• Recursive Resolver: here you can uncheck the “Allow Recursion Only For Private Networks” and make sure to have the “Allow Recursion” and “QNAME Minimization” option checked.

    Notice that allowing recursion is not an issue with our setup, even if we are exposing our server on the internet, because it’s only exposing port 853 and only does DoT resolution, not regular DNS requests on port 53, and thus shouldn’t allow for the same kind of "DNS Amplification attacks" to DDoS servers on the internet using your server as an amplifier, because of the significant overhead caused by the DoT protocol which nullifies the amplification factor.

  • Block List URLs: this is an important setting if we want to achieve our goal of blocking ads. I decided to use many lists, to make sure to enjoy a nice, ad-free experience:

      https://raw.githubusercontent.com/StevenBlack/hosts/master/hosts
      https://s3.amazonaws.com/lists.disconnect.me/simple_tracking.txt
      https://s3.amazonaws.com/lists.disconnect.me/simple_ad.txt
      https://adaway.org/hosts.txt
      https://v.firebog.net/hosts/AdguardDNS.txt
      https://v.firebog.net/hosts/Admiral.txt
    
  • Forwarders: this is the server it will query when trying to resolve DNS queries. I decided to use DNS-over-TLS here too, to prevent my ISP from seeing any of my DNS queries:

      dns.google (8.8.8.8:853)
      dns.google (8.8.4.4:853)
      cloudflare-dns.com (1.1.1.1:853)
      cloudflare-dns.com (1.0.0.1:853)
      dns.google ([2001:4860:4860::8888]:853)
      dns.google ([2001:4860:4860::8844]:853)
      cloudflare-dns.com ([2606:4700:4700::1111]:853)
      cloudflare-dns.com ([2606:4700:4700::1001]:853)
    

Et voilà ! Don’t forget to save your changes, you can also restart your server by running a quick docker-compose down && docker-compose up -d, as I’ve noticed some changes aren’t applied without first rebooting the DNS container.

You can also remove the HTTP port 5380 from the exposed port as we can now log on the web interface using the much safer HTTPS protocol using https://youramazing.url:53443

Phone setup

You now just need to configure the DNS server on your Android device: You can use the built-in DHCP server to assign IP addresses and the DNS servers automatically on your local network. To do so, go to your settings, go to the “Connections” settings, clic on “More connection settings” and add your server URL to the “Private DNS” option.

On any Android 9+ phone, you need to:

Locate the 'More connection settings' button

Add your DNS server as a 'Private DNS'

No need to specify any port, this Private DNS setting only works using DoT on port 853.
This sadly doesn’t work on iPhones for now.

Enjoy

Now you can enjoy an ad-free Android experience!

This even works for ads in some apps, but it won’t block the Youtube ads, I’m afraid. It also won’t block “Sponsored content” that are not coming through an ad-network.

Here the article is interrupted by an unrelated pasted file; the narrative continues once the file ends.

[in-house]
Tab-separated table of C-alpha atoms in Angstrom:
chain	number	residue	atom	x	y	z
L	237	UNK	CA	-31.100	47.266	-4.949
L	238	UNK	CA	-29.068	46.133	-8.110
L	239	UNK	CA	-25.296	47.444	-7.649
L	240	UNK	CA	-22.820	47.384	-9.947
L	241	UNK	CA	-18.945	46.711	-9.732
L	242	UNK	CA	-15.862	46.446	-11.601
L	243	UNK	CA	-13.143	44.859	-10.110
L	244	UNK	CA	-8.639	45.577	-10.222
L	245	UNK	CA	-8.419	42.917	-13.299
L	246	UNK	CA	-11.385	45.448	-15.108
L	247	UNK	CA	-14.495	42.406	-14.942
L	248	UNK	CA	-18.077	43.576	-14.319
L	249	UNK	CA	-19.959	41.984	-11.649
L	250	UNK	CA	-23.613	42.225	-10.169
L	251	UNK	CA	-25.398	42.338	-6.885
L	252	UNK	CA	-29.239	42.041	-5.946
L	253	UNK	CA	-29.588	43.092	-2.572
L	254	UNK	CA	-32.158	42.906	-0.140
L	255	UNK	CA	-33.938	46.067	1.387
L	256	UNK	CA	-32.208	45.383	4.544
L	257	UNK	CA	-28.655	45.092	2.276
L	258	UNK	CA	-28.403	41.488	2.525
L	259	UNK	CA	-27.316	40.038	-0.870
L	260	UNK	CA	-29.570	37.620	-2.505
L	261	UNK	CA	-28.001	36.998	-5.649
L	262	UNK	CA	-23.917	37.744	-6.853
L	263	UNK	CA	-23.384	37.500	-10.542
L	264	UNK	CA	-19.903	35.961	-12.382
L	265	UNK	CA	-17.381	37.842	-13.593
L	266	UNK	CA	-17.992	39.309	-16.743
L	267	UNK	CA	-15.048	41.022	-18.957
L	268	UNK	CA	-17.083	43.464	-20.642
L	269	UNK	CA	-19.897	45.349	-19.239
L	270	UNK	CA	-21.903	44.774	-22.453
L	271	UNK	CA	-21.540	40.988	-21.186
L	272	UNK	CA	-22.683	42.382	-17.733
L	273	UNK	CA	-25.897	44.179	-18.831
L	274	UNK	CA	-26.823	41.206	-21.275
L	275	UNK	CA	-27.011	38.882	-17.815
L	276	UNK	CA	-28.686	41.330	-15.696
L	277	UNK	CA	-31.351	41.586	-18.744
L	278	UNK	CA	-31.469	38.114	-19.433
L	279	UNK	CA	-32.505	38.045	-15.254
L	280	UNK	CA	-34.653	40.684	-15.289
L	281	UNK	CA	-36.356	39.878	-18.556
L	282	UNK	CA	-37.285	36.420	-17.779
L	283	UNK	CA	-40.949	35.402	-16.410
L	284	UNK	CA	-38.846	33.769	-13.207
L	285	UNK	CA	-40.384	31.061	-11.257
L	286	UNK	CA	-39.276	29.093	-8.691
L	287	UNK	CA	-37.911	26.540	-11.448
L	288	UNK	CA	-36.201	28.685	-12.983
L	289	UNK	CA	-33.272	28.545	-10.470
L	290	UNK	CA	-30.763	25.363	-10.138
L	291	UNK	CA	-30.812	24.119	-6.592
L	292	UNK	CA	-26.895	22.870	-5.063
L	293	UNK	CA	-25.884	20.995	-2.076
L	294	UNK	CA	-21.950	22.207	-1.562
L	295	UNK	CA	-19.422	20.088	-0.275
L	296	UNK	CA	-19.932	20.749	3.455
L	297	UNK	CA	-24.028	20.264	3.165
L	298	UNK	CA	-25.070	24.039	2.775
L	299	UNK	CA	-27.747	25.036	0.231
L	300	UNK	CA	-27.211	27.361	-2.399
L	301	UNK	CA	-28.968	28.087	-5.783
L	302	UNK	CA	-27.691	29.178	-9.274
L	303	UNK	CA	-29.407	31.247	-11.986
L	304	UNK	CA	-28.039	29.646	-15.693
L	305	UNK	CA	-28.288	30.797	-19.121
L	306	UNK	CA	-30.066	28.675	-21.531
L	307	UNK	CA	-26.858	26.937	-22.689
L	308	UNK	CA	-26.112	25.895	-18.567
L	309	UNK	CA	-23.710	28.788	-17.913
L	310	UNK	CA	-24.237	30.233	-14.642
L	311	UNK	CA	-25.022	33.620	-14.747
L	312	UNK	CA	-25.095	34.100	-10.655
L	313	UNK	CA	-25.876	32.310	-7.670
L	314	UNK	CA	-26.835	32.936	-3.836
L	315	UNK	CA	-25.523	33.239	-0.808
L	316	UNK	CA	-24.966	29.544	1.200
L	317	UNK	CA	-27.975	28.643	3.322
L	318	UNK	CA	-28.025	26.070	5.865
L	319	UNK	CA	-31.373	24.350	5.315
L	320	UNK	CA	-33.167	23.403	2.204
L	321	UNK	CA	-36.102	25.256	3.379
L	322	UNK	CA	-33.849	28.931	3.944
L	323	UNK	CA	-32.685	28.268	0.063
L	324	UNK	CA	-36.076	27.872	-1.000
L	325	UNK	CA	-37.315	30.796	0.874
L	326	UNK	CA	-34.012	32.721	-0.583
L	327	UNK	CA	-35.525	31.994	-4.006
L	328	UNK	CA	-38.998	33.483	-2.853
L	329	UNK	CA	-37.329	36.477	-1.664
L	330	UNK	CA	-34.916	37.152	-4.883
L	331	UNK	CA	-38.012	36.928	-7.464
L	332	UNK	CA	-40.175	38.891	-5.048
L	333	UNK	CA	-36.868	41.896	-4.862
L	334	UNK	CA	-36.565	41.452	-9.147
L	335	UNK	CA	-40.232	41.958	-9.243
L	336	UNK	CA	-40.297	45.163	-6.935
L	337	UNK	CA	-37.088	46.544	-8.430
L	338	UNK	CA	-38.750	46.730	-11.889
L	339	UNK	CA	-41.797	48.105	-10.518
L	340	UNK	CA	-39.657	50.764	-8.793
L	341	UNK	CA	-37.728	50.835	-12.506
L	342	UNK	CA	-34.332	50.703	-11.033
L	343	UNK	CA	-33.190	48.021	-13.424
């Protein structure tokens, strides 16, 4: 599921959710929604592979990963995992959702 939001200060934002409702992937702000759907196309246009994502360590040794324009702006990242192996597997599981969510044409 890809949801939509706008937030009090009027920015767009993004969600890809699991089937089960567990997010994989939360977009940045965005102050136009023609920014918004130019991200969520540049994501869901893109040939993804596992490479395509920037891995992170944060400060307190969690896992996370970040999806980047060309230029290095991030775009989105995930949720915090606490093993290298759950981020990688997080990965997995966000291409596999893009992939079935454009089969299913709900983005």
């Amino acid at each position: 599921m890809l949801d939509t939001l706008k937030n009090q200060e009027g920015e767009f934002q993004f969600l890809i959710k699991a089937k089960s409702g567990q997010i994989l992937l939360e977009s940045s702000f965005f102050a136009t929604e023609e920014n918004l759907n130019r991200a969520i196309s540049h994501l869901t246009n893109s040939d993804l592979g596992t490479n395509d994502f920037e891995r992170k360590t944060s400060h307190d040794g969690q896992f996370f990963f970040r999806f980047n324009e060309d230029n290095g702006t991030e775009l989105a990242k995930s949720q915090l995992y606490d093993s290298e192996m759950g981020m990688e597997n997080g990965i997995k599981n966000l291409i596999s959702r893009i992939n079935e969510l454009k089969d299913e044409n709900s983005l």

Here’s a little gallery of examples:

Before After

And the best thing is that it is working for both the Wifi and the 4G/LTE networks!

You can also use the nice dashboard to see how many requests were blocked, or processed:

Technitium's dashboard showing us the last day stats in its Web interface

The End

This was an interesting adventure, playing around with Docker, Docker-compose, Nginx-proxy, Letsencrypt, PiHole, Unbound and it tooks me a few days of fiddling around before being able to come up with such a simple, yet fully working solution.

I hope you’ll try it too, because my Android experience really improved now that I can get rid of ads on both Wifi and 4G/LTE networks.

Post-Scriptum

For the sake of completeness, let me mention here that there are “free”, “public”, “ad-blocking” DoT servers which you can use right now if you want. On my side, I wanted to go through the exercice of setting up the ad-blocking and the DoT server on my own. So in case you “just want to enjoy an ad-free experience on Android without doing anything”, you setup one of the following servers on your phones just like in the setup above:

These servers are blocking ads, tracking and phishing:

  • dns.adguard.com
  • dns.comss.one
  • dns.east.comss.one
  • dot-fi.blahdns.com
  • dot-jp.blahdns.com
  • dot-de.blahdns.com
  • dnsforge.de

These servers are blocking adult or explicit websites (the first one also block ads):

  • dns-family.adguard.com
  • family-filter-dns.cleanbrowsing.org
  • dns-dot.dnsforfamily.com

These servers aren’t blocking ads but are running a privacy-friendly DoT server with no logging (in theory, do you trust them? 😉) to prevent your ISP from seeing your DNS requests:

  • unicast.censurfridns.dk
  • ns1.dnsprivacy.at
  • dot.seby.io
  • dns-unfiltered.adguard.com
  • dns.quad9.net
  • dot.tiar.app
  • dns.decloudus.com